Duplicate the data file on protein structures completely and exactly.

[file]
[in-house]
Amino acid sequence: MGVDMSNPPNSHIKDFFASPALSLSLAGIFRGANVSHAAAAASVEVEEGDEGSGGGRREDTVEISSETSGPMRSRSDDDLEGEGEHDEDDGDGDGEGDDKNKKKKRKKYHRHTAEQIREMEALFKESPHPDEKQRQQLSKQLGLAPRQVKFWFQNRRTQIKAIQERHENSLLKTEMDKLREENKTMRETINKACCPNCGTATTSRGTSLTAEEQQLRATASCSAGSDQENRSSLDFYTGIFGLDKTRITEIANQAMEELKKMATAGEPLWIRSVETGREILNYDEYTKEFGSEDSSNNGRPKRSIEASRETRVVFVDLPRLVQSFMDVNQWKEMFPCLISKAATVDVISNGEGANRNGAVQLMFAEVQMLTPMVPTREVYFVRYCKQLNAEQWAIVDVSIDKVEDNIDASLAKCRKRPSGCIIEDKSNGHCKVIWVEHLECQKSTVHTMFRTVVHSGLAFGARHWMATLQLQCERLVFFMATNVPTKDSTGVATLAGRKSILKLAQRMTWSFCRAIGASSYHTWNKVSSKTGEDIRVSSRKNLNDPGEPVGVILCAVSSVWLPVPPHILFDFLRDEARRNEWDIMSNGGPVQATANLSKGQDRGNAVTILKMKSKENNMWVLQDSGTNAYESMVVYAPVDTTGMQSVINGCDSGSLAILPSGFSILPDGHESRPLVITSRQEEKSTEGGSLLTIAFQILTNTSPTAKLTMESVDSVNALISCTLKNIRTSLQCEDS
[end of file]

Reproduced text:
[in-house]
Amino acid sequence: MGVDMSNPPNSHIKDFFASPALSLSLAGIFRGANVSHAAAAASVEVEEGDEGSGGGRREDTVEISSETSGPMRSRSDDDLEGEGEHDEDDGDGDGEGDDKNKKKKRKKYHRHTAEQIREMEALFKESPHPDEKQRQQLSKQLGLAPRQVKFWFQNRRTQIKAIQERHENSLLKTEMDKLREENKTMRETINKACCPNCGTATTSRGTSLTAEEQQLRATASCSAGSDQENRSSLDFYTGIFGLDKTRITEIANQAMEELKKMATAGEPLWIRSVETGREILNYDEYTKEFGSEDSSNNGRPKRSIEASRETRVVFVDLPRLVQSFMDVNQWKEMFPCLISKAATVDVISNGEGANRNGAVQLMFAEVQMLTPMVPTREVYFVRYCKQLNAEQWAIVDVSIDKVEDNIDASLAKCRKRPSGCIIEDKSNGHCKVIWVEHLECQKSTVHTMFRTVVHSGLAFGARHWMATLQLQCERLVFFMATNVPTKDSTGVATLAGRKSILKLAQRMTWSFCRAIGASSYHTWNKVSSKTGEDIRVSSRKNLNDPGEPVGVILCAVSSVWLPVPPHILFDFLRDEARRNEWDIMSNGGPVQATANLSKGQDRGNAVTILKMKSKENNMWVLQDSGTNAYESMVVYAPVDTTGMQSVINGCDSGSLAILPSGFSILPDGHESRPLVITSRQEEKSTEGGSLLTIAFQILTNTSPTAKLTMESVDSVNALISCTLKNIRTSLQCEDS